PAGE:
JungleDisk Desktop Screens
JungleDisk Web Screen
JungleDisk Mobile Screens
JungleDisk is simple in it's approach, but very powerful. It has many options for use, including syncing (to the desktop and other computers - a la DropBox), mapping drives (using your cloud drive like a local drive), and scheduled backups to the cloud. Getting them setup is very easy, and the interfaces are pretty bare bones at their root, making them easy to navigate. The pricing is dirt cheap for as much as you want to store, and it has the option of using your own Amazon S3 account, so you have full control over your data. It's also one of the only services I've found as reliable as DropBox- I worry less and less as I use it about losing data, and actually have items exclusively on their service (cloud-wise) rather than redundantly backed up on DropBox as I've done with the others. It also gives a lot of feedback as it has errors, but then re-tries until everything is fine, so the feedback it gives you thankfully don't have to use. It also lets you effectively partition the amount of space you have for different uses, having the concept of drives, and then backing up things based on computer. You can also sync arbitrary locations, which is a big plus. Again, the iPhone interface looks familiar- I think that all of the options that I reviewed use a similar package for their iphone app.
JungleDisk is definitely a geek's service- from setup to even billing. The amount of options can get overwhelming if you want to change from the options set up in the wizard. Even when not on advanced, the options that it gives you aren't for the faint of heart. For long processes, the speed doesn't seem as fast as other options, though entirely useable. The pricing is what initially threw me off from using it, and that trepidation still stands. They charge you for reads, writes, uploads, downloads, storage... then you get charged by JungleDisk and by S3. Add to that the fact that the web interface is an add-on, so you pay an additional $1 per month for it, and your invoices can get pretty involved. Then again, even after using it for a while, I'm paying less than $3 a month, so those considerations fade in comparison to that. Also, note that there are no sharing options with JungleDisk- it's your data, and only you can see it.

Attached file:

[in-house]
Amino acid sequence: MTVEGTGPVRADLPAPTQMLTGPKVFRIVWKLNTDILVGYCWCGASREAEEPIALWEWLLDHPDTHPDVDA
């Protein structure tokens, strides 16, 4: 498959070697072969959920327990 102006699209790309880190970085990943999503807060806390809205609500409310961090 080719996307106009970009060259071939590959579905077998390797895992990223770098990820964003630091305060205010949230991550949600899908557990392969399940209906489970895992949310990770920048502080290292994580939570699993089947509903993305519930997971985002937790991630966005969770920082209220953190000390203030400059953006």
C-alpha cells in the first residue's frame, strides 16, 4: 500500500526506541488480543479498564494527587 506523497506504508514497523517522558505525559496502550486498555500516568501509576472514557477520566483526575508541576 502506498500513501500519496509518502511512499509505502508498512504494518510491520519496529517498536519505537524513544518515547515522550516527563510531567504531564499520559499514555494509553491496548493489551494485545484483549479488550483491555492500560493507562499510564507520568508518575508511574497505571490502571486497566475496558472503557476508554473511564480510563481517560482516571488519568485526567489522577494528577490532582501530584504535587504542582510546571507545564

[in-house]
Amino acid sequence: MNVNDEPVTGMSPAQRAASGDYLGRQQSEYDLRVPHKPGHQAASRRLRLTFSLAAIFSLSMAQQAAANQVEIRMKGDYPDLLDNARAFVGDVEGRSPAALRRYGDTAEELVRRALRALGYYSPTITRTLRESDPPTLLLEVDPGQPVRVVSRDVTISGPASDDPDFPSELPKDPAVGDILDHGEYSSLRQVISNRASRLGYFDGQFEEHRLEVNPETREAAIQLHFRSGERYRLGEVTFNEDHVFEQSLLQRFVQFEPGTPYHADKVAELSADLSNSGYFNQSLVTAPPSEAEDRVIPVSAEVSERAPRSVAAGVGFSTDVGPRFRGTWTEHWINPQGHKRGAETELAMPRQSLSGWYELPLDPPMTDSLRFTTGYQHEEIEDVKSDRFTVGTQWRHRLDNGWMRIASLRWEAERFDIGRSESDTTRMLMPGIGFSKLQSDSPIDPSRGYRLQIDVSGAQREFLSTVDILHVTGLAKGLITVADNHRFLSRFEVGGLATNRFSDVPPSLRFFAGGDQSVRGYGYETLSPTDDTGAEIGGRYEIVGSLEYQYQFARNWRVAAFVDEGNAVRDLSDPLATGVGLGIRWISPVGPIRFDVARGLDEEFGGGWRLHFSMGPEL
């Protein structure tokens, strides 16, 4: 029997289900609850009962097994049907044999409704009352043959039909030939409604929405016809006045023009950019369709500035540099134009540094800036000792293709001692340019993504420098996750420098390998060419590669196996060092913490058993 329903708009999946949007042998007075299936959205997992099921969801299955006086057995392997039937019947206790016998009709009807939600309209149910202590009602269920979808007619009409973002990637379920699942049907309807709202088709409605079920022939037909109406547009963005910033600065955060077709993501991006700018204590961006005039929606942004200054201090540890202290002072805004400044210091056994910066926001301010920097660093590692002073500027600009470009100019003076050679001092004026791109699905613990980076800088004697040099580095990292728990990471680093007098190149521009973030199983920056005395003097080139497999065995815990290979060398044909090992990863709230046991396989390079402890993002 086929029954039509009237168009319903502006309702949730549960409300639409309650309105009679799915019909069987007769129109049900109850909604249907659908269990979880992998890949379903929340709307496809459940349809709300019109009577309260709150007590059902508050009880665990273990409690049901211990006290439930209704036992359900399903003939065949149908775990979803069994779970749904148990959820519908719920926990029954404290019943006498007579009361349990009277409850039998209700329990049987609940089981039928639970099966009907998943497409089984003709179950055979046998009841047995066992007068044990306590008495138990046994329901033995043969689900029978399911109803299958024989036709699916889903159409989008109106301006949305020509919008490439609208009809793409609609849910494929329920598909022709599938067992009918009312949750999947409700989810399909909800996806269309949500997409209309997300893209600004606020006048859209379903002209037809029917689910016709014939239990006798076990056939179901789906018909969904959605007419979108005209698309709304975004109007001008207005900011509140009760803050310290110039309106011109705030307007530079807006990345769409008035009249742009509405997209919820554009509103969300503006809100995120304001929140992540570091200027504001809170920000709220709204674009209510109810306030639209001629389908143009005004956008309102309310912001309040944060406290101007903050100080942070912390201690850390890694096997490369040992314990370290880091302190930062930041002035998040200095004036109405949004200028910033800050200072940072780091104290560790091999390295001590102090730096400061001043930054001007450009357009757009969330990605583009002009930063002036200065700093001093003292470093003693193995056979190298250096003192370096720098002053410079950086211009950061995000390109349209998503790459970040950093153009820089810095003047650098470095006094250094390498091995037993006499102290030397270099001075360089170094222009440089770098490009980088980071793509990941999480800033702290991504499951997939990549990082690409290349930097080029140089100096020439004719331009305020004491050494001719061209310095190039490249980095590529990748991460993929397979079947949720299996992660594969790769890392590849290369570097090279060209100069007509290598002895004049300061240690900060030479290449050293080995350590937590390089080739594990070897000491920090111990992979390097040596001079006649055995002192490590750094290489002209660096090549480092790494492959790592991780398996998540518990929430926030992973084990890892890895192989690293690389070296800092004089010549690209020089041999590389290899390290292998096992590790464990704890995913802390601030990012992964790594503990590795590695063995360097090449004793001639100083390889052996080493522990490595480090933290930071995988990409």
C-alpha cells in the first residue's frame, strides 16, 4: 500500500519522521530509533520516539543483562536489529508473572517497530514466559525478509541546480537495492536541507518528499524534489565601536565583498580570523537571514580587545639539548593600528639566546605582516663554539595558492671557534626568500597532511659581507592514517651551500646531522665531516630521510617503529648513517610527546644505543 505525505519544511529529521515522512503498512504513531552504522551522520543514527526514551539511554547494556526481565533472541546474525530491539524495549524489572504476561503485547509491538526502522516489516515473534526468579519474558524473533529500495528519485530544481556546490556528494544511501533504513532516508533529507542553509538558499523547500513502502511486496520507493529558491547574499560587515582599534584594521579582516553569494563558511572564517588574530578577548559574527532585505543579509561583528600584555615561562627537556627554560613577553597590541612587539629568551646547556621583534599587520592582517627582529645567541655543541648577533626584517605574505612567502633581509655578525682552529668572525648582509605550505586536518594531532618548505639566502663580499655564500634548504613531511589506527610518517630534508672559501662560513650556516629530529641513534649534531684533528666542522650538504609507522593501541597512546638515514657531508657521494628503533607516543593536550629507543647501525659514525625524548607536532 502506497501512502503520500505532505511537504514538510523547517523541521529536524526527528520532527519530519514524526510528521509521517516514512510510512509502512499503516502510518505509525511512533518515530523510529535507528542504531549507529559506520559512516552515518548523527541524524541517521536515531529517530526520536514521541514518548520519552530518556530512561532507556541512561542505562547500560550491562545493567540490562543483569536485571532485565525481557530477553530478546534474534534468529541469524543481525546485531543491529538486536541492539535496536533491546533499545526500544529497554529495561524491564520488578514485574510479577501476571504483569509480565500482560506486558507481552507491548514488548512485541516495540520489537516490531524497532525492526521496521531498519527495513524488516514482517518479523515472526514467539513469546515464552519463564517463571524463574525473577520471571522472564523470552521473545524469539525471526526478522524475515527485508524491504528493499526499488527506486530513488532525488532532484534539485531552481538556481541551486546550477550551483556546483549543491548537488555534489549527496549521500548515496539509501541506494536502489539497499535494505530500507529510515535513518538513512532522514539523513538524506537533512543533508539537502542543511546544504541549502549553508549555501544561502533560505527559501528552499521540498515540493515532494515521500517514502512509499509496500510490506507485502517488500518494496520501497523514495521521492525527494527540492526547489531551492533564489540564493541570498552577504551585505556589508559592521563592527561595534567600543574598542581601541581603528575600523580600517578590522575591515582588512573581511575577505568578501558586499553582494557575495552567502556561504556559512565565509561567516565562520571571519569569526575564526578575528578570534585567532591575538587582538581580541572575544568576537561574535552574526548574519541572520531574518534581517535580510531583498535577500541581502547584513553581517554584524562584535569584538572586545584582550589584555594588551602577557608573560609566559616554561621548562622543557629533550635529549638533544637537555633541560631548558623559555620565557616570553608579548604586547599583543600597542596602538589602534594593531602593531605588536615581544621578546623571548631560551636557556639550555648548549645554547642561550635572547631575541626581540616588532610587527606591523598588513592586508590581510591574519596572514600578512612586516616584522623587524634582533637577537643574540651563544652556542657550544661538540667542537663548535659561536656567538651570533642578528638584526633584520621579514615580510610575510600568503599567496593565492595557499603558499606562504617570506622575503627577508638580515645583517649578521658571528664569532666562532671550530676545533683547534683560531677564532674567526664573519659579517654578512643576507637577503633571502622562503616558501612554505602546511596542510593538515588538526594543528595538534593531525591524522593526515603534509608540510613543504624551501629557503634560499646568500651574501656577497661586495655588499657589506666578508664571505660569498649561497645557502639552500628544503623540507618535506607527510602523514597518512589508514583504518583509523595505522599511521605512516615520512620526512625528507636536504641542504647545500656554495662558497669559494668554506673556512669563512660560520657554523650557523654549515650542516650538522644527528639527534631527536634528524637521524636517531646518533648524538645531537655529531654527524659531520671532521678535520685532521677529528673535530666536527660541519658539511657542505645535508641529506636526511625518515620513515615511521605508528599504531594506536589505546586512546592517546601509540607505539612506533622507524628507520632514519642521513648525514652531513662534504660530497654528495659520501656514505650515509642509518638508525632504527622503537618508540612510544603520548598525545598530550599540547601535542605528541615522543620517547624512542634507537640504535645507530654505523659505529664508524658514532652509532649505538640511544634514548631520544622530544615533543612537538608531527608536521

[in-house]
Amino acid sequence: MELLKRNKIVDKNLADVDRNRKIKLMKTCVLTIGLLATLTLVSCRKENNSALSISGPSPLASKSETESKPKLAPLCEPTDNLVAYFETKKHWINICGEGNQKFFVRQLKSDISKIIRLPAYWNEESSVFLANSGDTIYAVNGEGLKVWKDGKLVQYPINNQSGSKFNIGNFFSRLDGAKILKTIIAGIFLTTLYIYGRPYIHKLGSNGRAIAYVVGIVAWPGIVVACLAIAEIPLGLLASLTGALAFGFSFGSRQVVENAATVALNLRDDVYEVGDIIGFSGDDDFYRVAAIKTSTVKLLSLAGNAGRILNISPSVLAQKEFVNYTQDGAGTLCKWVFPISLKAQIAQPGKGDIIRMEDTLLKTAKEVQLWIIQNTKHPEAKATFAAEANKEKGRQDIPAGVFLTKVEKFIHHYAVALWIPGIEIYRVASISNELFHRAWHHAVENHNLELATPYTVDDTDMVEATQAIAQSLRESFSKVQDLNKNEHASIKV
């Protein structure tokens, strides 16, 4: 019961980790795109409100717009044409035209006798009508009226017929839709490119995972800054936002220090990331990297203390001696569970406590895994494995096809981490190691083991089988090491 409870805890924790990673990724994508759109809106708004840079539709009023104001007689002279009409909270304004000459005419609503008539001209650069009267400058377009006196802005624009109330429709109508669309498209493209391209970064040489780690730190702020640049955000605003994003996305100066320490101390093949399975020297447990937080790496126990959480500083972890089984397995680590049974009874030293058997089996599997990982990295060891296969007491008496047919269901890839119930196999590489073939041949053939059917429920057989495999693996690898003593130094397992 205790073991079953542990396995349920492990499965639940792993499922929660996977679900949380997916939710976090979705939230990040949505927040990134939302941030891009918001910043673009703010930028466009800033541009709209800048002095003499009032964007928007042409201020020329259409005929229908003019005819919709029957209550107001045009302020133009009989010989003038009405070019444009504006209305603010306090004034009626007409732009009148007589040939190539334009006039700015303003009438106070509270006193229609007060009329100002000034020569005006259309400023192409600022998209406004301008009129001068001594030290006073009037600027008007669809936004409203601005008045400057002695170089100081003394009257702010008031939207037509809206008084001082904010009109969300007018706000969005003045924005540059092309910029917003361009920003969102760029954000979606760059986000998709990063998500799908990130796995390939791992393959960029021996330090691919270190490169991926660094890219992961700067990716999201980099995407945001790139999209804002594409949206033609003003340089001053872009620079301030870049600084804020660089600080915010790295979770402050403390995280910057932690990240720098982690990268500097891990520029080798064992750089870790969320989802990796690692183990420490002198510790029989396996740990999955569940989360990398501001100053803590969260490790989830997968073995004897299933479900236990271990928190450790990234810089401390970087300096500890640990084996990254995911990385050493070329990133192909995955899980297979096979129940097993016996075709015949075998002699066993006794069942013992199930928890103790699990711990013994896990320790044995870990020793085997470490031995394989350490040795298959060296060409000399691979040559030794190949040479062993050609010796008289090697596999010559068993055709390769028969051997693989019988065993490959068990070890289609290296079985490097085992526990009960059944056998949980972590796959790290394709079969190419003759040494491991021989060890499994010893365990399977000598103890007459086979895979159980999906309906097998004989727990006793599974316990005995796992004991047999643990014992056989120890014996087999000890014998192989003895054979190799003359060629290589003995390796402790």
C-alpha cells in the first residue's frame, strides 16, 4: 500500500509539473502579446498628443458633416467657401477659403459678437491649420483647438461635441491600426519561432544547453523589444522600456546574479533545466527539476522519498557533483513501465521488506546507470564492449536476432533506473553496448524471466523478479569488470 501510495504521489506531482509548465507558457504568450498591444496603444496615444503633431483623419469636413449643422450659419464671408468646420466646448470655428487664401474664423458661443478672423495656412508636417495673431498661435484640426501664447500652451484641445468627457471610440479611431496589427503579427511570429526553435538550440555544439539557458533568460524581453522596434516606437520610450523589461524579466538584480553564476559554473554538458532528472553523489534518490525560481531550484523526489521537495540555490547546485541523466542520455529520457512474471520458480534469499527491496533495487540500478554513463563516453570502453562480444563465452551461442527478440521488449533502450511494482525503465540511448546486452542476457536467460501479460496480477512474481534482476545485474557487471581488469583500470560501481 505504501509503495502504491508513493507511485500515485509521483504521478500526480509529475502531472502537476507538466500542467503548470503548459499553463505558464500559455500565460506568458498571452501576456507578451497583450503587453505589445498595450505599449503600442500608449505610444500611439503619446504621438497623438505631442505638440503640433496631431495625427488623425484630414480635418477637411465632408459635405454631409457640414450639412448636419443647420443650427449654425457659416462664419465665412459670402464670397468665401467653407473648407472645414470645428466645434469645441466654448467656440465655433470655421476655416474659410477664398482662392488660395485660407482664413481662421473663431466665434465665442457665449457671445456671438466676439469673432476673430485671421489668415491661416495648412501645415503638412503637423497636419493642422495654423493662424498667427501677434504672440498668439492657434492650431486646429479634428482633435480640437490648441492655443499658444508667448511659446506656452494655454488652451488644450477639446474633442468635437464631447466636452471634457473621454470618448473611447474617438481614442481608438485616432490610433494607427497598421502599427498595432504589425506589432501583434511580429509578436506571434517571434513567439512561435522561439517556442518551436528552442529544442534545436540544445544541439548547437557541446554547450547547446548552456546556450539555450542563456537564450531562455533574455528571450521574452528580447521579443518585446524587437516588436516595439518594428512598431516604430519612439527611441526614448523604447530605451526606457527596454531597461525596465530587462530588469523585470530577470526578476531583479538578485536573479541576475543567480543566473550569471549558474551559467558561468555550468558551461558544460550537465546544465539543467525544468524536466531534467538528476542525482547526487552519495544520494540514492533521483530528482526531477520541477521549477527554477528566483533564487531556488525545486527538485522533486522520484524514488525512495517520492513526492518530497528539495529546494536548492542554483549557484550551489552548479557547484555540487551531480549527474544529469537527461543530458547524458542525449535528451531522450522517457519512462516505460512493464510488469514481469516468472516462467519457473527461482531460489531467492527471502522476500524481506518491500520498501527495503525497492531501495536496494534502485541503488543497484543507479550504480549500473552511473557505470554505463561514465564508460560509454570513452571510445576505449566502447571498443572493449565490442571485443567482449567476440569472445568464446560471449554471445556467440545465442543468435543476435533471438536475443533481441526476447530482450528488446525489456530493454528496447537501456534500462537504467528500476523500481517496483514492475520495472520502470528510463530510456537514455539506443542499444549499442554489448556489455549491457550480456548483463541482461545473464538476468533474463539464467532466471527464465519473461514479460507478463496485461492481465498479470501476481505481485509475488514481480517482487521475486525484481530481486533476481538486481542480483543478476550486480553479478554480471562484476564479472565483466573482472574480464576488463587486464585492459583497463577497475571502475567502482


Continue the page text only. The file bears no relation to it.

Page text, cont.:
Since the pricing of JungleDisk is so dissimilar to other offerings, I put it in its own separate area. The basic price of JungleDisk is $3/month. If you want web access, you add an additional $1/month. On top of that, you pay a price for storage.
On Amazon, that price is as follows:
Amazon S3 US - only $0.15 per GB-Month of storage used
First 5 GB Storage FREE
FREE data uploaded until June 30, 2010! $0.10 per GB of data uploaded thereafter
$0.15 per GB of data downloaded
$0.01 per 1000 upload requests
$0.01 per 10,000 download requests
An example invoice is below:
Note: This invoice does not include the $3/month because I bought JungleDisk way back when you could get it for a set price for unlimited use.
Who is this app for
If you like the cloud syncing/cloud back up services, but have too much data for their plans- JungleDisk is for you. Even if you don't have a lot of data- JungleDisk will still work for you. Only if you need to actually share that data will it not work for you.
ZumoDrive is slick, and has a lot of polish to the presentation. However, if you need syncing abilities, know that they aren't there. JungleDisk is cheap, reliable, and just works, with a lot of options for use to boot. However, if you need to share your data, know that there are no options for that.
For my personal use, I'm going with a combination of DropBox, and JungleDisk.